Vidéo | Interviews
Research project : " Tropical Cowboys : Youth, Popular Culture and Masculinity in Colonial Kinshasa " In the 1950s, a certain idea of the (American) "West" swept across Kinshasa’s African townships like wild fire. It influenced youth socialization, the construction of masculinities, the emergence of popular cultures, and even political developments in Congo. During the tumultuous decade of Congo’s decolonization, several bands of youth, which called themselves Bills (as in Buffalo Bill, their eponymous hero), formed in most townships in Kinshasa, especially in the far-flung fringes of the sprawling capital. They had one thing in common, their fascination with the cowboy movie genre, which had become the main staples in makeshift movie parlors across Kinshasa’s townships. Classic scenes of Indian attacks, turf battles among frontiersmen, ribald repartees, bawdy jokes, rambunctious female characters who nonetheless fall prey to lewd men, stories of betrayal and bravados, villains and heroes battling it out in the lawless frontier; those were some of the scenes that brewed indiscipline in the minds of those young viewers and prompted them to reenact in the tropics the hustle and bustle of the American West. One of my main objectives with this project is to demonstrate that the study of popular cultures can illuminate how systemic social changes take place, how mass cultures are invested with a political capital, and how they can ultimately be co-opted by the state to help maintain the political and social status quo. My project is also rooted on the theoretical assumptions that masculinity is a social, normative, and multifarious construct that has enabled societies to create and police the boundaries between different gendered and generational spaces.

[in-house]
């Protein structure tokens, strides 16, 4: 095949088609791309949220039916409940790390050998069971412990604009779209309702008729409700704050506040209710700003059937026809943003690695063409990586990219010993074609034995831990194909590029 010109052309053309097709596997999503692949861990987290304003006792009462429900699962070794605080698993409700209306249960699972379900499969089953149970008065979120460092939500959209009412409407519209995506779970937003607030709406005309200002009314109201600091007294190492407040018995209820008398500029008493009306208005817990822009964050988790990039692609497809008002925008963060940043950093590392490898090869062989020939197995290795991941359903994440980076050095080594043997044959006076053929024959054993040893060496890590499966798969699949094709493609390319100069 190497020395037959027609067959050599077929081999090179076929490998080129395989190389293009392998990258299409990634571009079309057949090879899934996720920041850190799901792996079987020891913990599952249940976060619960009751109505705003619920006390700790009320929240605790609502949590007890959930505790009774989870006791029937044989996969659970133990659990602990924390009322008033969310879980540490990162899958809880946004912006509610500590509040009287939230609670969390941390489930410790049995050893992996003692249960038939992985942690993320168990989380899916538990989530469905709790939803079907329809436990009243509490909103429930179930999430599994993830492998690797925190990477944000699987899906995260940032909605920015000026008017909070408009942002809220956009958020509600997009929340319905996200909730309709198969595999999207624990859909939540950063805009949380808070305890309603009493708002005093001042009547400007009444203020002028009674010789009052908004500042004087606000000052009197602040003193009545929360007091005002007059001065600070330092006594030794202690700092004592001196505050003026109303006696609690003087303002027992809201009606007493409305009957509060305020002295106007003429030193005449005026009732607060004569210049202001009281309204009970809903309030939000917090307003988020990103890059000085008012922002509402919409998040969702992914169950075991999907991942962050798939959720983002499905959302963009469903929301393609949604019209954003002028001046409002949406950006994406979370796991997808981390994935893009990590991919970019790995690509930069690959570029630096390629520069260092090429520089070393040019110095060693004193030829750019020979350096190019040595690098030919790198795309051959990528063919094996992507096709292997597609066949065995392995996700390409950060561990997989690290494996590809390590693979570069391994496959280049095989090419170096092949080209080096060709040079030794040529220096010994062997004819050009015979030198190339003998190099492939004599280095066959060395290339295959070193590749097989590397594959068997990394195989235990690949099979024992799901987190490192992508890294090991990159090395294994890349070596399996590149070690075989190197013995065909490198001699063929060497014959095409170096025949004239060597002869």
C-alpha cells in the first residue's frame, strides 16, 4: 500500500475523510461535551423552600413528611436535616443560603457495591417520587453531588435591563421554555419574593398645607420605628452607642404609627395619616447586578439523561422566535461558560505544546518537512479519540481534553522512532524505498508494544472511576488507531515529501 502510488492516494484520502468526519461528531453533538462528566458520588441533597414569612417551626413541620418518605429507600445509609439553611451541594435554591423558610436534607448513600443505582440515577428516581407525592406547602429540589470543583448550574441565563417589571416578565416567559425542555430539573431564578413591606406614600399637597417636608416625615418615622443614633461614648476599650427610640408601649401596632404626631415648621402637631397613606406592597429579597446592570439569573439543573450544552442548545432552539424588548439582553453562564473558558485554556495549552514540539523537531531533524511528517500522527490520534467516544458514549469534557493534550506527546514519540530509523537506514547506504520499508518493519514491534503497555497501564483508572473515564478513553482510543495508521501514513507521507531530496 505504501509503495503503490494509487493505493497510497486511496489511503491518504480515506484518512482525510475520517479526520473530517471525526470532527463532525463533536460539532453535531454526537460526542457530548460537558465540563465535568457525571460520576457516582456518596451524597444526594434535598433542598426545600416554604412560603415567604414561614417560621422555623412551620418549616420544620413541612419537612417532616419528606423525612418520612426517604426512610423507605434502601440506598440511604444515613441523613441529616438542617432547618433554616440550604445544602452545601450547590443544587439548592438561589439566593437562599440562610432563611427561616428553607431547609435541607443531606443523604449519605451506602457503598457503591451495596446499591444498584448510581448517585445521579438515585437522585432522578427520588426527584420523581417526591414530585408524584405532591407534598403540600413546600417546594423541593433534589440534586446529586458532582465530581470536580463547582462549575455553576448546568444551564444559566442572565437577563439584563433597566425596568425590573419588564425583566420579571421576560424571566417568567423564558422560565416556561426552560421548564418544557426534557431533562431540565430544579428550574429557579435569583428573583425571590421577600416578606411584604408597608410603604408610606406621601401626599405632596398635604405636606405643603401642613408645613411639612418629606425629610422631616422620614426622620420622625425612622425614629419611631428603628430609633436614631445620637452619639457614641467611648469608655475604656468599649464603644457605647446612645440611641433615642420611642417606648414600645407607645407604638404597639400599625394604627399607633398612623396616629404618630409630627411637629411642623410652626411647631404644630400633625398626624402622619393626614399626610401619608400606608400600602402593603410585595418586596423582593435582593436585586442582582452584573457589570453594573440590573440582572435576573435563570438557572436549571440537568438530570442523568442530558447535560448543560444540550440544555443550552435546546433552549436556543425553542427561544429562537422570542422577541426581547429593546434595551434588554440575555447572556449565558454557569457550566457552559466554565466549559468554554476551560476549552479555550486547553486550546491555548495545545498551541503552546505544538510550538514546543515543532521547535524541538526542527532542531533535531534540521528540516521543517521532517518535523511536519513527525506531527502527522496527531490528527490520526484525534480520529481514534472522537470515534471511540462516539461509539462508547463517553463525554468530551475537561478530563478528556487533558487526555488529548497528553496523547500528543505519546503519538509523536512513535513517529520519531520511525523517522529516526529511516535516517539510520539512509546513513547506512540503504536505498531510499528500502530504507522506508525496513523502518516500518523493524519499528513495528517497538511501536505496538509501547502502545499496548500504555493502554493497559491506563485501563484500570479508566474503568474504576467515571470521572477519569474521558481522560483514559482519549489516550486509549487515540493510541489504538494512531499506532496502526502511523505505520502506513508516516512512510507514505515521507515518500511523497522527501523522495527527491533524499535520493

Interview #5 Brian Langille
Vidéo | Interviews